Thu, May 30, 2002 - Page 14 News List

How will the teams fare at this year's World Cup finals?


1. Brazil

The "Three R's" and a mean defense could propel Brazil toward a record fifth World Cup success -- and Ronaldo may get the chance to exorcise the demons left over from France '98.

From the most recent practice sessions at the country's training base in Ulsan, South Korea, it looks as if coach Luiz Felipe Scolari will play the Three Rs: Ronaldo in the center, Rivaldo on the left and Ronaldinho on the right.

Four goals against Malaysia in Kuala Lumpur last weekend and Ronaldo's first international strike in two-and-a-half years could presage a shower of goals in these finals.

It looks as if the former "best player in the world" has recovered from a series of injuries just in time to display his talent on soccer's greatest stage.

Though a relative veteran with three World Cup campaigns behind him, the "Phenomenon" is still only 25-years-old and might reasonably be expected to be at his peak -- if he doesn't break down.

But the foundation for Brazil under the aggressively defense-minded Scolari will be Edmilson, Cafu, Junior, Lucio and Roque at the back. With Edilson in front, Roberto Carlos on the left and a string of good goalkeepers behind, Brazil's defensive wall should be difficult to breach.

2. Italy

With an embarrassment of riches up front and a rock-solid defense that let in just three goals in eight games during qualifying, the "Azzuri" could benefit from a relatively trouble-free run-in to the final.

They say there are no easy matches at the World Cup, but Italy will not fear the other teams in Group G -- Croatia, Ecuador, Mexico -- and in the next round will likely play the runner-up from Group D, one of the weaker groups.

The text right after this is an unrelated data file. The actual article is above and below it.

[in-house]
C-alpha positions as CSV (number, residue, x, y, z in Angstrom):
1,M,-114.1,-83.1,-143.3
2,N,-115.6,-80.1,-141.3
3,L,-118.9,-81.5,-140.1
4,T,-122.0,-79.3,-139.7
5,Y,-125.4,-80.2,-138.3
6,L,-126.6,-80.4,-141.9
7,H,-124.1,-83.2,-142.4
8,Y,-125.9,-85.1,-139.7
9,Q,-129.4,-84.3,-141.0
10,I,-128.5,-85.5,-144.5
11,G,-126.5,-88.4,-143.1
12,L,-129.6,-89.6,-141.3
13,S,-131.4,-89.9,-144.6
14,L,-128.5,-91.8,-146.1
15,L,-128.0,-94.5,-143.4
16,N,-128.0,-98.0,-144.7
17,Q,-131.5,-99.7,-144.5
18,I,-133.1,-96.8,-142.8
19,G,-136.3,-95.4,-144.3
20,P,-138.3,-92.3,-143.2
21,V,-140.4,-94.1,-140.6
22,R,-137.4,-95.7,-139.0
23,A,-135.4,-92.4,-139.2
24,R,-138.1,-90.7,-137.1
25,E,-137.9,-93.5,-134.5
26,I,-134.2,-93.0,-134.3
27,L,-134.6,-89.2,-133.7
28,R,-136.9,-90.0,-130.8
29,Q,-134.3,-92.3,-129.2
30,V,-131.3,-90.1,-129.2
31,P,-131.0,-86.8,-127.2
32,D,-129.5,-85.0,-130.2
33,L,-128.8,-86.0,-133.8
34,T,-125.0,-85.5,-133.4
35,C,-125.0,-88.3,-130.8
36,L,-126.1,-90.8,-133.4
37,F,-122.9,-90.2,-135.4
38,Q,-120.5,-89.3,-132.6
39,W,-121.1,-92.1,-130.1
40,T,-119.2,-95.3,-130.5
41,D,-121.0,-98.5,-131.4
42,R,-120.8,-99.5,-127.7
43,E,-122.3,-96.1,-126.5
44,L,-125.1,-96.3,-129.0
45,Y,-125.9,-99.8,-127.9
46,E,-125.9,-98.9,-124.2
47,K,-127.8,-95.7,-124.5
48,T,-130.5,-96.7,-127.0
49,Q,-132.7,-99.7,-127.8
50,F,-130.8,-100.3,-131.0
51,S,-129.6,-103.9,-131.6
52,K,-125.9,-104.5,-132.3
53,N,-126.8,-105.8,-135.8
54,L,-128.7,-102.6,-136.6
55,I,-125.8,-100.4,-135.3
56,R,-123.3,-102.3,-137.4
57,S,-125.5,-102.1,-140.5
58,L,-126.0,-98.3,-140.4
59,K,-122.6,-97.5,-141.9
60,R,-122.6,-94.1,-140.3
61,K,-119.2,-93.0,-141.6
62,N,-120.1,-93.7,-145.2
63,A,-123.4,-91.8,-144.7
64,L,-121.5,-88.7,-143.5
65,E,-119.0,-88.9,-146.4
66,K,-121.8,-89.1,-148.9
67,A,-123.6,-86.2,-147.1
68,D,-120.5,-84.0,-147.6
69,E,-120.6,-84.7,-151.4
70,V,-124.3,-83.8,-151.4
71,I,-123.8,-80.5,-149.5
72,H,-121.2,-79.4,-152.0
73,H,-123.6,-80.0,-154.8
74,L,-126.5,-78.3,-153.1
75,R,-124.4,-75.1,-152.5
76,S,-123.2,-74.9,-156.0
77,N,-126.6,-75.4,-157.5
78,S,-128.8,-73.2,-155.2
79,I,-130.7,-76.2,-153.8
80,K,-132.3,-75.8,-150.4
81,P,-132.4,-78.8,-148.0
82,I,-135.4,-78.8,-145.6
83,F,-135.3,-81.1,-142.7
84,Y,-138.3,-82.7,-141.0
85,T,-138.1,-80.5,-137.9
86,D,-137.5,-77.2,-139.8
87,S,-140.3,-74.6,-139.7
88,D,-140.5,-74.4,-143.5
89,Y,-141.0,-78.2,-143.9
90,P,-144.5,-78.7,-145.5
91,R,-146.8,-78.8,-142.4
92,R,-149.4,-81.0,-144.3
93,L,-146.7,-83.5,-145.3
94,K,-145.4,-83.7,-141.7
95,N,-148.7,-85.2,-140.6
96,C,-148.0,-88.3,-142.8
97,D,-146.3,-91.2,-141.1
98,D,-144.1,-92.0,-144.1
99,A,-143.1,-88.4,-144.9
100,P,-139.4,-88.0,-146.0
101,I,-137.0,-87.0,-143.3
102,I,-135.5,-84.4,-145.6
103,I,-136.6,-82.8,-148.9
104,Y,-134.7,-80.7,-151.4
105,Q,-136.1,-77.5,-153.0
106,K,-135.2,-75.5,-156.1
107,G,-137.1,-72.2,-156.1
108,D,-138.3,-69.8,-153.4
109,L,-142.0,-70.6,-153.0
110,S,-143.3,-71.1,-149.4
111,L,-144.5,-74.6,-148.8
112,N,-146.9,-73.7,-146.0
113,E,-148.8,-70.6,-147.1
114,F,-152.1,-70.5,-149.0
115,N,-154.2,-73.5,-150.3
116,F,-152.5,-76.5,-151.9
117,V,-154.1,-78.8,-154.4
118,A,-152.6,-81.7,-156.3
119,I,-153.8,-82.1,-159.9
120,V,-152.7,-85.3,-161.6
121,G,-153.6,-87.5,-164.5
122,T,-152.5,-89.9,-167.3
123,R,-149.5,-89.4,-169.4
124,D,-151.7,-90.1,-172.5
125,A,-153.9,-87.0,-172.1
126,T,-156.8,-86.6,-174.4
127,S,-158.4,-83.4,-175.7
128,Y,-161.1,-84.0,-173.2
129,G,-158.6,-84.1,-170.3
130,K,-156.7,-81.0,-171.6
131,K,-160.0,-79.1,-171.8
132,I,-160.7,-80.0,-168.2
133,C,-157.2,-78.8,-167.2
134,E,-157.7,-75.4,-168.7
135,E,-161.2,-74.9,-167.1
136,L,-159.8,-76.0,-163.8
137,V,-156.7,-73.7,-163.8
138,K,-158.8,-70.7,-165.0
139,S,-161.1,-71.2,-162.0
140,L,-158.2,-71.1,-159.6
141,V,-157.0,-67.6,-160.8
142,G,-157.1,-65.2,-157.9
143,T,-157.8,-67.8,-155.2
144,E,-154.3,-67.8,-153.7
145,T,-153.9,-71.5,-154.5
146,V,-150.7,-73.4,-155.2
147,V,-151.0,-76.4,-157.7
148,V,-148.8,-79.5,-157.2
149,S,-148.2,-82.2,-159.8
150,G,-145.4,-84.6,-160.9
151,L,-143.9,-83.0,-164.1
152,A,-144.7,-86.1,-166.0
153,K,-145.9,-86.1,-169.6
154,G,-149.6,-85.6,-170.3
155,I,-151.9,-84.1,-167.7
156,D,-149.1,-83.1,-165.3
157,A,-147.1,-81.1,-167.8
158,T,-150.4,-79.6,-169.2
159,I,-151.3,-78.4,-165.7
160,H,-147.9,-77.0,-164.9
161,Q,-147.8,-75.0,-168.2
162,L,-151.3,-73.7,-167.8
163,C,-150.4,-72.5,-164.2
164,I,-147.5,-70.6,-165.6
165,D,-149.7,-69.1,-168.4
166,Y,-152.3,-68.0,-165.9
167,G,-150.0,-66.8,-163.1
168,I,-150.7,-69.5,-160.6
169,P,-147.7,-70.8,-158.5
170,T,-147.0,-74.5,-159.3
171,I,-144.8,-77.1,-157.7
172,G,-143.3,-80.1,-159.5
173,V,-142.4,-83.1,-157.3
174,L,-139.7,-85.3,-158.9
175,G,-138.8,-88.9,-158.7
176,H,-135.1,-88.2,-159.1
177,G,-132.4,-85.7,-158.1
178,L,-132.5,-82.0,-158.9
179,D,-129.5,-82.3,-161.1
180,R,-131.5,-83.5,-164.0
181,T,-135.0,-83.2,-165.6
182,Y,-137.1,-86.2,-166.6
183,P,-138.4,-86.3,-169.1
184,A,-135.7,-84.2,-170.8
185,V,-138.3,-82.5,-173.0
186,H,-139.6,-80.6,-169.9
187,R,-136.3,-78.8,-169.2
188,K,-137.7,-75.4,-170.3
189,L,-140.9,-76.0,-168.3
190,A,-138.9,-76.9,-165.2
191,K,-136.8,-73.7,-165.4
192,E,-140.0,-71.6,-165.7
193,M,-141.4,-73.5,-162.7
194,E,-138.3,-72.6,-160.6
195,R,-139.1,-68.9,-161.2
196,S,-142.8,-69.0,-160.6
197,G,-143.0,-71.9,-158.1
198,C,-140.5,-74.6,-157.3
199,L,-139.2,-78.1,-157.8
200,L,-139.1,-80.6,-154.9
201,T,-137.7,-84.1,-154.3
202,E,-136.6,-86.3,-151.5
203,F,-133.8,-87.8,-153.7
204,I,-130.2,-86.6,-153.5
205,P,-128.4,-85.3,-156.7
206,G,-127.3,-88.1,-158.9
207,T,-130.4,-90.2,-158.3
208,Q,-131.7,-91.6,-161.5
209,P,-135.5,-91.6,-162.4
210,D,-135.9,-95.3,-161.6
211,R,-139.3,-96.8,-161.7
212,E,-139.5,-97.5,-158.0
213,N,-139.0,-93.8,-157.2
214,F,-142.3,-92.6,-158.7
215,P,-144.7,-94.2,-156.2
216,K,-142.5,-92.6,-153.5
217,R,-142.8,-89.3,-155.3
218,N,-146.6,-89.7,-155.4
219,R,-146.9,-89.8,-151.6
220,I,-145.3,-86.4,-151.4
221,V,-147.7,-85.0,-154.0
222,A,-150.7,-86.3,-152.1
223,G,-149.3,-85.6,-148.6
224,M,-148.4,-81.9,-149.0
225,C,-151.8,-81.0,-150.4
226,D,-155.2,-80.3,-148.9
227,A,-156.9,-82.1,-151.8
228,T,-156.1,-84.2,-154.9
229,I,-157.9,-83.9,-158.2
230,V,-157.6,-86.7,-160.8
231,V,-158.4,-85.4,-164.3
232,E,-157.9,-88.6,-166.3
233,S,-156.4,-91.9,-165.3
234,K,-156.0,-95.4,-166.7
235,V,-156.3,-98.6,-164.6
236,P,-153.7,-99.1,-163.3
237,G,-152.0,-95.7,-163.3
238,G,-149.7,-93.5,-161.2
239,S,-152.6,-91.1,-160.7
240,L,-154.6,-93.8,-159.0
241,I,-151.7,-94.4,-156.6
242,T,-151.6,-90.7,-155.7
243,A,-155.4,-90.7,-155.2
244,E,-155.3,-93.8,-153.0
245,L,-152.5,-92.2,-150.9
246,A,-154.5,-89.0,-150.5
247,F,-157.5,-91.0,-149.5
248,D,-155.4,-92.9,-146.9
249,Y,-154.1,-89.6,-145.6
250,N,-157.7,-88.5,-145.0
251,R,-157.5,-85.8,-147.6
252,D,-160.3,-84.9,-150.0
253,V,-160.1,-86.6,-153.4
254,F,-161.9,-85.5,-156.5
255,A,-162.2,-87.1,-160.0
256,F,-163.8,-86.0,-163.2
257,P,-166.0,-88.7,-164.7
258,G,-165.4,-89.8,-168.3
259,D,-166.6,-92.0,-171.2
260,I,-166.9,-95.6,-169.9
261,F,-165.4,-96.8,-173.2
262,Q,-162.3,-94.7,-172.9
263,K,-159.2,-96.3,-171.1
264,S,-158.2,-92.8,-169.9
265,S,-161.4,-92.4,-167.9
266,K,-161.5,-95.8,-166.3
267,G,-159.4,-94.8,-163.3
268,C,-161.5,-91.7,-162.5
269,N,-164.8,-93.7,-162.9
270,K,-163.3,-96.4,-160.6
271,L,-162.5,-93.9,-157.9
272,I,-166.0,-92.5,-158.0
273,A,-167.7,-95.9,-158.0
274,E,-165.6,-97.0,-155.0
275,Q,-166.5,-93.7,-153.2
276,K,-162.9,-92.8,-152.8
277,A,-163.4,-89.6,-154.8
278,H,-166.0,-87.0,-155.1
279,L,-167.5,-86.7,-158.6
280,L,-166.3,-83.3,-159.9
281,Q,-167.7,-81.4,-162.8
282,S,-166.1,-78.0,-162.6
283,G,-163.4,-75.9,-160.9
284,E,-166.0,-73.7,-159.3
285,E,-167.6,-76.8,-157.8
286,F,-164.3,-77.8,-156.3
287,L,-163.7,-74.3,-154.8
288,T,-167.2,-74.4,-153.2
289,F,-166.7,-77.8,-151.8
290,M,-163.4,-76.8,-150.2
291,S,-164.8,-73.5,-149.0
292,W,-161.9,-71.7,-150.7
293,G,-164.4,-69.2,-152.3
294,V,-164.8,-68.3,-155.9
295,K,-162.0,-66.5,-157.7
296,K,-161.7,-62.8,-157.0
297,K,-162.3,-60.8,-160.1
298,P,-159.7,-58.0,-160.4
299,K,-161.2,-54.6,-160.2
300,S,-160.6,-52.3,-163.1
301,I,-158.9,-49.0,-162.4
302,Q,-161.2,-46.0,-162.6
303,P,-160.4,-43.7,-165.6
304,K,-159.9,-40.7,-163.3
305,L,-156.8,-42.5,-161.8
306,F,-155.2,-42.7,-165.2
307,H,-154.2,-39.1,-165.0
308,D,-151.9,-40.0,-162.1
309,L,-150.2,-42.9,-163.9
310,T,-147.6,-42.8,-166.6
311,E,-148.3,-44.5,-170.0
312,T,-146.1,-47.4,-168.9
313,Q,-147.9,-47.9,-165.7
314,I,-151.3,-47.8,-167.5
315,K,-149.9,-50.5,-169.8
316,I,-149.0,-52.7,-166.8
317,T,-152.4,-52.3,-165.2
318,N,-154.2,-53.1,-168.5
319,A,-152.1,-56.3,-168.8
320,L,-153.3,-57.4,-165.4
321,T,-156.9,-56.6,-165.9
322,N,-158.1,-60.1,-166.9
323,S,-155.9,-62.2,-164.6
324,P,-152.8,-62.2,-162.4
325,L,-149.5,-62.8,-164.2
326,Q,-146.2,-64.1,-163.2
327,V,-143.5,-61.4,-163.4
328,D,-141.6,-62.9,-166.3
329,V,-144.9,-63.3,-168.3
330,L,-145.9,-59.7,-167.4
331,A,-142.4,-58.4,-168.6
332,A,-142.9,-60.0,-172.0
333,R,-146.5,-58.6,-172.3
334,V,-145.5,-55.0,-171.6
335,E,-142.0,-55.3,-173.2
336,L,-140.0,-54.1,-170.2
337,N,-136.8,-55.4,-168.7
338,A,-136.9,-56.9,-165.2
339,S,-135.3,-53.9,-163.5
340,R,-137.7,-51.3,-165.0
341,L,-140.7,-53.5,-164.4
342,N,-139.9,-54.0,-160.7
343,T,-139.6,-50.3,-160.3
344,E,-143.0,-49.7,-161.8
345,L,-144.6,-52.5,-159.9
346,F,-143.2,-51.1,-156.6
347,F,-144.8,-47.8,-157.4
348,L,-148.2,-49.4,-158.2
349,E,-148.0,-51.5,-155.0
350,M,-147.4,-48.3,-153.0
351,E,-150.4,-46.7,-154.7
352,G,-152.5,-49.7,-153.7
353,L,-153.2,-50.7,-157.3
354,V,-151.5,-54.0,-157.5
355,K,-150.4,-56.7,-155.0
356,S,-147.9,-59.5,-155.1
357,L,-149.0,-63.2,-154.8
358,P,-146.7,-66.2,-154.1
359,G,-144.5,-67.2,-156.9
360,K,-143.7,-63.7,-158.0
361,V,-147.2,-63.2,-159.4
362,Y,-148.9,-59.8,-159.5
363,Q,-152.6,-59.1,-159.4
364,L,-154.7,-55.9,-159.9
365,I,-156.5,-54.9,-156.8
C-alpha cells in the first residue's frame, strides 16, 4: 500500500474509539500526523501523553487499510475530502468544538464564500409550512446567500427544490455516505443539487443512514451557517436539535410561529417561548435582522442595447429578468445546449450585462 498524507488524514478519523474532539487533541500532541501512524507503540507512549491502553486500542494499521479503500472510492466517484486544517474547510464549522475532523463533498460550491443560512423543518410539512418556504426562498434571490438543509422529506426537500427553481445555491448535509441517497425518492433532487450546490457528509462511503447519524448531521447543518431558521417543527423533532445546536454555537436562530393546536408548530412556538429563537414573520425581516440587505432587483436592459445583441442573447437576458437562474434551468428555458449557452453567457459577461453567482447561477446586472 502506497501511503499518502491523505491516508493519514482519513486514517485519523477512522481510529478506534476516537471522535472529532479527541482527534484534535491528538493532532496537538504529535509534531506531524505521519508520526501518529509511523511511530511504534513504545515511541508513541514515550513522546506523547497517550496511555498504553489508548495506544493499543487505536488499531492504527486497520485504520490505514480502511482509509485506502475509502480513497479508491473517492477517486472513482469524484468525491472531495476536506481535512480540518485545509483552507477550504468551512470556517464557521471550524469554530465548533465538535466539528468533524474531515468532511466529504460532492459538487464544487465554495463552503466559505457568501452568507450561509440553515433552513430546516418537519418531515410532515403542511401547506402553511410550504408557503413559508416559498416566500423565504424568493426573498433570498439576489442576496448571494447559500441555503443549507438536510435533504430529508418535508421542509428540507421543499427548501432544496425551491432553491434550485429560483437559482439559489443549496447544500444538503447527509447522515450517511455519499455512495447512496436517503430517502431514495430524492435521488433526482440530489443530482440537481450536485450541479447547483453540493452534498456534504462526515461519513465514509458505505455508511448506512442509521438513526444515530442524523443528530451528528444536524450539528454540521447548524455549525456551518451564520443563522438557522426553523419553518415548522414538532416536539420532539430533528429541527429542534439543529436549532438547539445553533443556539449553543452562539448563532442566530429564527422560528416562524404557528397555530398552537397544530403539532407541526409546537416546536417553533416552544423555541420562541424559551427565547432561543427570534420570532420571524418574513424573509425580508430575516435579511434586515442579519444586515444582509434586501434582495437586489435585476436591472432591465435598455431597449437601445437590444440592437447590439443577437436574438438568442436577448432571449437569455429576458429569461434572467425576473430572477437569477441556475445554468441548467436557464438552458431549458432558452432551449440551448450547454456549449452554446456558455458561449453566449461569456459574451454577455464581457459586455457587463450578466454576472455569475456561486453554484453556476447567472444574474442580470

A quarterfinal matchup with Germany could be on the cards and if so, then it has the firepower to go all the way.

Coach Giovanni Trapattoni has won just about everything there is to win in European club football and would love to crown his career with international success.

3. Argentina

Argentina has been made the second favorite to win the Cup, with British betting agency William Hill offering odds of 9-2 for the team to win. And after a near error-free qualifying campaign, soccer legend Diego Maradona rates his compatriots' chances highly.

Coach Marcelo Bielsa has developed a well-balanced side with a strong team spirit in the four years he has been at the helm.

Preparations have been near to ideal and, unlike many other teams, there have been few injury concerns.

He has also had the luxury of being able to tinker with his final formation and has a choice of players in vital areas, in goal and in attack.

4. Cameroon

Olympic champions and Africa Nations Cup winners, the "Indom-itable Lions" were the first to qualify for the World Cup, but were the last to arrive.

Rows over bonuses, cancelled flights and getting stranded in Bombay, India, did not stop Cameroon from getting the best of a 2-2 draw with England last weekend.

Coached by German Winfried Schaefer, Cameroon has the players and the heart to go a long way in the competition.

5. France

While it is the 10-3 favorite to win come June 31, a thigh injury to Zidane has forced France to think the unthinkable: A World Cup odyssey without its talisman.

The French papers have been dismissive of their country's chances without "Zizou" and they could be right.

While Ronaldo froze at the Stade de France and later faced an inquiry into why, it was Zidane who was the difference between the two sides, scoring two goals and lifting his country to soccer's pinnacle in 1998.

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